There is no doubt that I wanted to be respected and loved and loving like he was, but that wasn’t what made him who I wanted to be.


When my dad died Friday evening, all of those attributes that everyone noticed about him, that I noticed and had become used to, swirled in my memory, but none were why I wanted to be like my dad.


The reason I wanted to be like my dad is deeper than those qualities, talents, gifts. It was about the way he lived his faith which I have come to know as the Easter prerogative. Let me explain. First of all, we Christians are taught that a Christian life is about getting a good enough report card to get into heaven. We are led to believe that this life, the life before death, is less important than what happens next. We call this salvation and the words we use to describe it are that Jesus overcame death and therefore we can do the same if we believe. If we live our life well, then we will be rewarded with an eternal life in heaven with God (which is someplace up there). What this thinking forces us to do is to make judgments about who is right with God and it allows us to celebrate how wonderful we are (at least from our own perspective).


If I could ask you to do one thing on this Easter Day it would be to let go of that way of thinking because that thinking distracts us from what Easter and the resurrection, what we are celebrating on this day, is all about. Christians do live in expectation of eternal life, but Easter and Christianity are about so much more.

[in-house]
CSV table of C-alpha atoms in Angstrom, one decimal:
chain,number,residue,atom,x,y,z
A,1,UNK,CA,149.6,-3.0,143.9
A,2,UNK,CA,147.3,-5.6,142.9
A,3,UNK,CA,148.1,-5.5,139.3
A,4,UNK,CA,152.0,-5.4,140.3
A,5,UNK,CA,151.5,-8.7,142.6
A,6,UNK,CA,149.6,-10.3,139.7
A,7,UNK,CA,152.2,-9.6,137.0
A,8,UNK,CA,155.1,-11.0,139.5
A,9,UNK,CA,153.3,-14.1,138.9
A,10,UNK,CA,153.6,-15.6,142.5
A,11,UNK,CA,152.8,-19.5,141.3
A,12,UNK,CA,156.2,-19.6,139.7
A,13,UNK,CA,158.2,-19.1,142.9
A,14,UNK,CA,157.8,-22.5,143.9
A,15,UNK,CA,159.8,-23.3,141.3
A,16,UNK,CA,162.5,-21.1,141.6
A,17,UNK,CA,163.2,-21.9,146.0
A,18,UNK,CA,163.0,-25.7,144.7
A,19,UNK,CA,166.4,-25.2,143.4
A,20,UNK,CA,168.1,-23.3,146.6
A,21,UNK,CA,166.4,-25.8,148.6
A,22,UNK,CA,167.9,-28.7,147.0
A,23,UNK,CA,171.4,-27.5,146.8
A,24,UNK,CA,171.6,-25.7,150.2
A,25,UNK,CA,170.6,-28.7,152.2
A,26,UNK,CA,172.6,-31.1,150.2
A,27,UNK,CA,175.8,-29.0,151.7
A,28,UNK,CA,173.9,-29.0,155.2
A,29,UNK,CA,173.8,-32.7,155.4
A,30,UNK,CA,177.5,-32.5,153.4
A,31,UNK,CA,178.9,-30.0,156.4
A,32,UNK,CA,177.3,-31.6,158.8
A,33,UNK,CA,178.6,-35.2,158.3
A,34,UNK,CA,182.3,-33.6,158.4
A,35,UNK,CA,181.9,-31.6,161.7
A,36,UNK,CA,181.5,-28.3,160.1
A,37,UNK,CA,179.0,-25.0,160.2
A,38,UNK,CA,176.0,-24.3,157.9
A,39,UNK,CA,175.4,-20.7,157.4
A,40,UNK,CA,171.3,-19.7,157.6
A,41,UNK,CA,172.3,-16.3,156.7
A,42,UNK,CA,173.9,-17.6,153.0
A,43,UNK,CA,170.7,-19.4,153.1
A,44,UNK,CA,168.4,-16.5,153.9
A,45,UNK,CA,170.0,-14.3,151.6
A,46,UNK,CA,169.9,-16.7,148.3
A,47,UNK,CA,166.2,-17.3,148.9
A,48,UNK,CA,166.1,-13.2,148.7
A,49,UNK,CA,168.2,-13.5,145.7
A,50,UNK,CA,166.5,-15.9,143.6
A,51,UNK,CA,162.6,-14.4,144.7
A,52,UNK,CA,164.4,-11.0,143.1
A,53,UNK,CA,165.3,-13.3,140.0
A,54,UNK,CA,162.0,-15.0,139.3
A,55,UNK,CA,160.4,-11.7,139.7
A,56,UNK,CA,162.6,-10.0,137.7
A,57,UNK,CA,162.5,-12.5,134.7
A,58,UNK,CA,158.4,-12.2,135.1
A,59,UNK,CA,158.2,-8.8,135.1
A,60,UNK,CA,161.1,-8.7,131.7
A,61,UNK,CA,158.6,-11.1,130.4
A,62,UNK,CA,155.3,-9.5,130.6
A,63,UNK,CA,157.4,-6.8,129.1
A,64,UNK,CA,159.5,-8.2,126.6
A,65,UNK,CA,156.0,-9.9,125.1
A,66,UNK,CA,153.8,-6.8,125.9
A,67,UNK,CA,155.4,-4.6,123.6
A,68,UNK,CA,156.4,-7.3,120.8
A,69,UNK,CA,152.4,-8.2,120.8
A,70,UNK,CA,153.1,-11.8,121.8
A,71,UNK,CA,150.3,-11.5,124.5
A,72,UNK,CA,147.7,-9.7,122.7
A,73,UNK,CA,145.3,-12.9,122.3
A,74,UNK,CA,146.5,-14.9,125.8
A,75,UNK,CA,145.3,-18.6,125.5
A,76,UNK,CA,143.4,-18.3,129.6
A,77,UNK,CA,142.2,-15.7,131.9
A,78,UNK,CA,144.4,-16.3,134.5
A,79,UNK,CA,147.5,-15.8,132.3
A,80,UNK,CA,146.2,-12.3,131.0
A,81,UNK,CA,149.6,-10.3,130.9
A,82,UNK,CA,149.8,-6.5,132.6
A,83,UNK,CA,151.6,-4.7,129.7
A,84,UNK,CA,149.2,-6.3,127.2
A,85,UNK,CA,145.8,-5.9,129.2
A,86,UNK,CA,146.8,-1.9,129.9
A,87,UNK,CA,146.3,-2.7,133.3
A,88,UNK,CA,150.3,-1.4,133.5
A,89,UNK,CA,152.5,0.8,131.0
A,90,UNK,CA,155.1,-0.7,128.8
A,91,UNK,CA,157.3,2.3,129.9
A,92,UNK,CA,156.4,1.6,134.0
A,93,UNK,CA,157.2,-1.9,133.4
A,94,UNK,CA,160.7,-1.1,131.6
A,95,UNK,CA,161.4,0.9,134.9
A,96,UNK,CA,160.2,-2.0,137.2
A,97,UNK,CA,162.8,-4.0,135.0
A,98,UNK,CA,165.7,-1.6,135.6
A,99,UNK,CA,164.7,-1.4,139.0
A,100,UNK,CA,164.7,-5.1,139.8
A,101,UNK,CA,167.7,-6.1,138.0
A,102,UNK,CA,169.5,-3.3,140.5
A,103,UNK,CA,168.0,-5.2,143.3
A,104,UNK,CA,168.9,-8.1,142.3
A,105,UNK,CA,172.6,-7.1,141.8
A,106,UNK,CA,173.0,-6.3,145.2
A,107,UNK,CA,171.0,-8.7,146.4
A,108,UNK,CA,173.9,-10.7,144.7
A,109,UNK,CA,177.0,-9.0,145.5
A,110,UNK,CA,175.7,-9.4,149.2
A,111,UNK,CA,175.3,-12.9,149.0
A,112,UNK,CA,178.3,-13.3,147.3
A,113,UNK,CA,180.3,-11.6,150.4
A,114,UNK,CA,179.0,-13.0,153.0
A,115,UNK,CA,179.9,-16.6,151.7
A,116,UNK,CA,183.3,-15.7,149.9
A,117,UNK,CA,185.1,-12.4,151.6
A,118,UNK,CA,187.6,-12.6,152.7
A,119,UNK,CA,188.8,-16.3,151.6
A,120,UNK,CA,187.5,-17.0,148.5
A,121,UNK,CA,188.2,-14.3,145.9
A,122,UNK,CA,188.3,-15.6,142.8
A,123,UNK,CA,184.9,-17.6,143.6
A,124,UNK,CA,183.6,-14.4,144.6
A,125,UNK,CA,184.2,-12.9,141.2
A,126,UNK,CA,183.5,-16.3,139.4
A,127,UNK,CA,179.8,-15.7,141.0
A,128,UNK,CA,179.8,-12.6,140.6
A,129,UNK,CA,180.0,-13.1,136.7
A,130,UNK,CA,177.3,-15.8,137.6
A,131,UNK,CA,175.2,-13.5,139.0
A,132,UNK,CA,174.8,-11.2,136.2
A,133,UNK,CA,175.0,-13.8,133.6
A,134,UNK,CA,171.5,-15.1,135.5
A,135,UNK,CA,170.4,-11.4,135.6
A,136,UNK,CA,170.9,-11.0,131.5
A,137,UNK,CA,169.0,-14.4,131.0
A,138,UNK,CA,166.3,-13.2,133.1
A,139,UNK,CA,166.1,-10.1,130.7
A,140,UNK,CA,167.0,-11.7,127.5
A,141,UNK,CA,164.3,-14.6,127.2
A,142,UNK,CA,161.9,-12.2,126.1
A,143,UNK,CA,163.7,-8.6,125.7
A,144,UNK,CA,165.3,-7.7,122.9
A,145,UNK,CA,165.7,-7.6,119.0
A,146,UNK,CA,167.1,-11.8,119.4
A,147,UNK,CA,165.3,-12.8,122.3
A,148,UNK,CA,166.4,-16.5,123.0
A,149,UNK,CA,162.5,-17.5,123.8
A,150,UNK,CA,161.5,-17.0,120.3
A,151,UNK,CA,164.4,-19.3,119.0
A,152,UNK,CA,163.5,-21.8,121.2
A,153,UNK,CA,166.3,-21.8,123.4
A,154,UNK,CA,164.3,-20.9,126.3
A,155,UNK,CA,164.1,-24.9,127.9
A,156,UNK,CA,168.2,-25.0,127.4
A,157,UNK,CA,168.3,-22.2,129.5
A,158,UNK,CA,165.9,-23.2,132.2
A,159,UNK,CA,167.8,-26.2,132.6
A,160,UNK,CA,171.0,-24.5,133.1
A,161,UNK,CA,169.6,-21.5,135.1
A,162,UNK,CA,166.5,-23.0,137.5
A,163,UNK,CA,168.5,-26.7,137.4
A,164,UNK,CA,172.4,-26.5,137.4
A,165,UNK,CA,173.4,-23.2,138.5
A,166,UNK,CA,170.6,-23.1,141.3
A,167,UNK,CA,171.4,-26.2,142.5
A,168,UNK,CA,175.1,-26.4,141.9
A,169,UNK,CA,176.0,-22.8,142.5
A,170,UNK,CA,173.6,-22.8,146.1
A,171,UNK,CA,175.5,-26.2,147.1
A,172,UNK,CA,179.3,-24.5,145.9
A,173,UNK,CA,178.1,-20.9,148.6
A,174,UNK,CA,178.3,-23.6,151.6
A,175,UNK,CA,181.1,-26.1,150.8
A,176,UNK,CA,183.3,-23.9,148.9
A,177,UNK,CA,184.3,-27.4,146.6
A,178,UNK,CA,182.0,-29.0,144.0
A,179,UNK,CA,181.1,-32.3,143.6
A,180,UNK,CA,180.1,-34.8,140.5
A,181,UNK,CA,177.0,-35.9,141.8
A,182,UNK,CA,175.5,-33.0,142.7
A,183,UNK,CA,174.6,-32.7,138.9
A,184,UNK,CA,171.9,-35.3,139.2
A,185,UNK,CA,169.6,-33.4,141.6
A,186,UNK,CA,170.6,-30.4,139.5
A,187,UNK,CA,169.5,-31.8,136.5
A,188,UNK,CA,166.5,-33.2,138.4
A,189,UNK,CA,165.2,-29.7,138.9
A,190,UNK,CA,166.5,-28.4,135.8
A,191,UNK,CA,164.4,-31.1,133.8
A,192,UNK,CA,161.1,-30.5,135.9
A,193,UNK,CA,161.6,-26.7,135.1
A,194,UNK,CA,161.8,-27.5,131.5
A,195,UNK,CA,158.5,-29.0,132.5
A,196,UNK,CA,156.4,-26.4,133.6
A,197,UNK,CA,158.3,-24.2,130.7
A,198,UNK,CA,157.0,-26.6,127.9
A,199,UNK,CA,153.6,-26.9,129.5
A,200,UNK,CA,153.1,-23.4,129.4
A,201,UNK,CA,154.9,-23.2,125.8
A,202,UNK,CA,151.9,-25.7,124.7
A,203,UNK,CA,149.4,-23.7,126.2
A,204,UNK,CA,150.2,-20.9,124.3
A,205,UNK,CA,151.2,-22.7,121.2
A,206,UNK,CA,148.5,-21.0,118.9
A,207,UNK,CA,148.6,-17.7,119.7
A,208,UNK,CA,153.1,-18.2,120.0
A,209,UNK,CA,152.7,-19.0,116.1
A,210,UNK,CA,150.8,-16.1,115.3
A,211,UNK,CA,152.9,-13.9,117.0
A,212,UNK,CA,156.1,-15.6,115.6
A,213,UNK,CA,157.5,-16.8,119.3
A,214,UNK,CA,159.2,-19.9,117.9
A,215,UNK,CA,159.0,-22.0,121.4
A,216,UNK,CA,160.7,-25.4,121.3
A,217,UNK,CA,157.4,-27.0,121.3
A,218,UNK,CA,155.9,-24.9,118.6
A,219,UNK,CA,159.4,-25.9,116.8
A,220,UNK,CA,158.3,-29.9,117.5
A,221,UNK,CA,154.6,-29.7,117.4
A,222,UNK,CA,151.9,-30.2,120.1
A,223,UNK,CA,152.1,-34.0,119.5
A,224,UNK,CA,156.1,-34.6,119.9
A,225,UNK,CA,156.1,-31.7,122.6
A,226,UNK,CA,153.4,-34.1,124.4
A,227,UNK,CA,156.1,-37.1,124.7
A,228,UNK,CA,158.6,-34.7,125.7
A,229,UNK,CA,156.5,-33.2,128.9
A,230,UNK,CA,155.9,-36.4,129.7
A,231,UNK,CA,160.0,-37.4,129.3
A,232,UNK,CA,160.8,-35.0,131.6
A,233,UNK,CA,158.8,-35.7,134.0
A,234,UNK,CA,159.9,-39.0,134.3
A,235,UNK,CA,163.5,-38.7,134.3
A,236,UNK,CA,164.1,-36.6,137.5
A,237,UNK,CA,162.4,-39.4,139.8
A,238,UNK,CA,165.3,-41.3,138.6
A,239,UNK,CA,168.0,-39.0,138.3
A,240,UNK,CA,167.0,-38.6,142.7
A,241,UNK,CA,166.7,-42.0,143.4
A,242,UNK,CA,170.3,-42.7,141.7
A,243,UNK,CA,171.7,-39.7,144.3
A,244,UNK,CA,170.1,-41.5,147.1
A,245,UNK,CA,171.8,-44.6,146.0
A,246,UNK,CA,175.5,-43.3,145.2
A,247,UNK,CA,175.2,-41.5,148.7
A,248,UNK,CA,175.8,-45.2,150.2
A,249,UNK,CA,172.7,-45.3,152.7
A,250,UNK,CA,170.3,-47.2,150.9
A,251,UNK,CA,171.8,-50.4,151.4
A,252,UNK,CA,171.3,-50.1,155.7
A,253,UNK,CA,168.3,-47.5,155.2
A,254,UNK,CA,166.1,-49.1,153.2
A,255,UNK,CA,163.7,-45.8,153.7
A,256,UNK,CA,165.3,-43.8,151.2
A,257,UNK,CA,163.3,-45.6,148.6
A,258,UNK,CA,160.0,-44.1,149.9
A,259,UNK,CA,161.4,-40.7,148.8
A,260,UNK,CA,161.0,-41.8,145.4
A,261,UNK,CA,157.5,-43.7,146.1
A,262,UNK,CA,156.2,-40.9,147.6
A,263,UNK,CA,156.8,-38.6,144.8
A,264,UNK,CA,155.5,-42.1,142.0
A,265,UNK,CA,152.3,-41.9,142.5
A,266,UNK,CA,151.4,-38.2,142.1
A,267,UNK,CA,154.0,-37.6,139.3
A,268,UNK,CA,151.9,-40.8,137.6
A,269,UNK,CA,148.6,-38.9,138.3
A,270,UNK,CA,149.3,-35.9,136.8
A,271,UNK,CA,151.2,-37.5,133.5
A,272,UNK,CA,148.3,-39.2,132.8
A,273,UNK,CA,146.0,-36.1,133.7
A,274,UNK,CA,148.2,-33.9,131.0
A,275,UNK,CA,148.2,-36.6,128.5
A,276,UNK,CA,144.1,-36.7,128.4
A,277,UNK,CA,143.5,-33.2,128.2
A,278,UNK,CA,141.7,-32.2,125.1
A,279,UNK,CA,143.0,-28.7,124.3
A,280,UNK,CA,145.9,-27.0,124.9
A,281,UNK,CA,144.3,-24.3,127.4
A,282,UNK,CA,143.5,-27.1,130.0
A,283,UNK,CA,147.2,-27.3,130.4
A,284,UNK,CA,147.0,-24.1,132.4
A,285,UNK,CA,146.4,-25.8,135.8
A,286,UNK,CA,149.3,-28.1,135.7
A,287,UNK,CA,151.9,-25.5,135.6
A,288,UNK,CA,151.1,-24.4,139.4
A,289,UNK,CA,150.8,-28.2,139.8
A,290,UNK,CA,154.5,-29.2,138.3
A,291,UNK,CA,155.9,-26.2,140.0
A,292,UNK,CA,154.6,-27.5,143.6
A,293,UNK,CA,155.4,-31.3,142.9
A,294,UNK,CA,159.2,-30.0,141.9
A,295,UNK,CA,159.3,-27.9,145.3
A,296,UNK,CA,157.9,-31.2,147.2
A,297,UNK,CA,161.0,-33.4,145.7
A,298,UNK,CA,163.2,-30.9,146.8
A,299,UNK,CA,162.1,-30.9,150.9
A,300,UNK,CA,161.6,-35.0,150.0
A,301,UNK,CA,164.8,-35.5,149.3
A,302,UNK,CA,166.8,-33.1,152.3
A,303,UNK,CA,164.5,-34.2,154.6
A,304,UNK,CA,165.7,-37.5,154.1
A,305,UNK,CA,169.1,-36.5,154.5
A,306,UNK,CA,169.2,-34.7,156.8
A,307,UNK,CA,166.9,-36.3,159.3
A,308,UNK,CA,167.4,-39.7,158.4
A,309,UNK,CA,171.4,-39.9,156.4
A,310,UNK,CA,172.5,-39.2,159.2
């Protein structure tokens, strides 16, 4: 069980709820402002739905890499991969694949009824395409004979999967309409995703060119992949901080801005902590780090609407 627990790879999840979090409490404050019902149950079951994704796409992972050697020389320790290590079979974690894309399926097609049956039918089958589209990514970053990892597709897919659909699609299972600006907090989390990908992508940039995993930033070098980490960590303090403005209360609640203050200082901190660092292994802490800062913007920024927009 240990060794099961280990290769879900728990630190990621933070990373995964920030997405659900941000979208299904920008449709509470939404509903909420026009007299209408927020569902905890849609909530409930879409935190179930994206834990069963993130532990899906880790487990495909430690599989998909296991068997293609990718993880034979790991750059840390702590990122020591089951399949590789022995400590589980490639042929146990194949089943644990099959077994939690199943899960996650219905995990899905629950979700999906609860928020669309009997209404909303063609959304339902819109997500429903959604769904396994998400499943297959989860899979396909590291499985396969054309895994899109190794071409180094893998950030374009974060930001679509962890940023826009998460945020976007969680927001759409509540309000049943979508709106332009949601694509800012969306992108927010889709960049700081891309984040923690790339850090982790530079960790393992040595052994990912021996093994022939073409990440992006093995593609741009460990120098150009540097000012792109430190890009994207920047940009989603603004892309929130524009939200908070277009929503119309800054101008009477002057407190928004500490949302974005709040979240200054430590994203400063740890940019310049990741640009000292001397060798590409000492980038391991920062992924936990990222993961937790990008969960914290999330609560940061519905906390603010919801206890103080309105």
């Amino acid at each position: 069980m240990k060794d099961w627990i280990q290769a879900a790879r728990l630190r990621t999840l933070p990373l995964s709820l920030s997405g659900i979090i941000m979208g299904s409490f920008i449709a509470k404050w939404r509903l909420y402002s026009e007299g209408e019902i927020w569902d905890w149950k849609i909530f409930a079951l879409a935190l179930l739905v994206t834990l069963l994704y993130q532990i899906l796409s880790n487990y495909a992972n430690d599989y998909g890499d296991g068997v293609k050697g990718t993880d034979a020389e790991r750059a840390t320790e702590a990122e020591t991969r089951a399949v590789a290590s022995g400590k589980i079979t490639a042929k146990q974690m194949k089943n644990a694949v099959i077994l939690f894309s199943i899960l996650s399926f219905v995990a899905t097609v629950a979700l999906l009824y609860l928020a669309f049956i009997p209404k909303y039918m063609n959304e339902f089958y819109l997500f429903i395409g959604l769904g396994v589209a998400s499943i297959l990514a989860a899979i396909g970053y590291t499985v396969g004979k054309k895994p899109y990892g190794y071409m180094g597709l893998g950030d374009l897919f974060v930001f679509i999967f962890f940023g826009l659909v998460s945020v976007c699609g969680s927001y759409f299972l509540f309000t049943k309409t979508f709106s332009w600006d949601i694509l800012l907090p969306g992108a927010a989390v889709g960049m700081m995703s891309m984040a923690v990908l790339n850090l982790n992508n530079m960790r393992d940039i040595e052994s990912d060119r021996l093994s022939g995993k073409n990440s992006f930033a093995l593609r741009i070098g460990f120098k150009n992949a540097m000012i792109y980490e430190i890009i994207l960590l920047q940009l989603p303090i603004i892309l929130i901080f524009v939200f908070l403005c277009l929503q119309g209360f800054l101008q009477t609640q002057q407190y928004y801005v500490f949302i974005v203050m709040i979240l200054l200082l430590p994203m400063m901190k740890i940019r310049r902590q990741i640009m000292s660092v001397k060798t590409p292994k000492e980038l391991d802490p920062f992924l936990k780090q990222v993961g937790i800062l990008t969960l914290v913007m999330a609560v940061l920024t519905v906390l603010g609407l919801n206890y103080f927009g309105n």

You know the Lord’s Prayer, we pray it all the time. Many of us memorized it in our childhood. In it, we pray “on earth as it is in heaven.” On earth as it is in heaven means that we hope, we pray, that God’s kingdom will come to earth like it is in heaven. That is what is at the heart of Easter, Jesus’ resurrection united heaven (the place of God) with earth (the place of creation). In theological terms, we had been exiled from that heavenly place and Jesus’ resurrection broke down the barrier. (see N.T. Wright’s Surprised by Hope).


So, the one thing I ask this Easter is that we forget thinking about attaining some future reward, an ultimate life insurance policy that provides a select few (who are as good as us) a special place in God’s Kingdom (which is someplace else). We have that through Jesus. Instead think about a new way of living right now that will advance God’s kingdom right here on earth.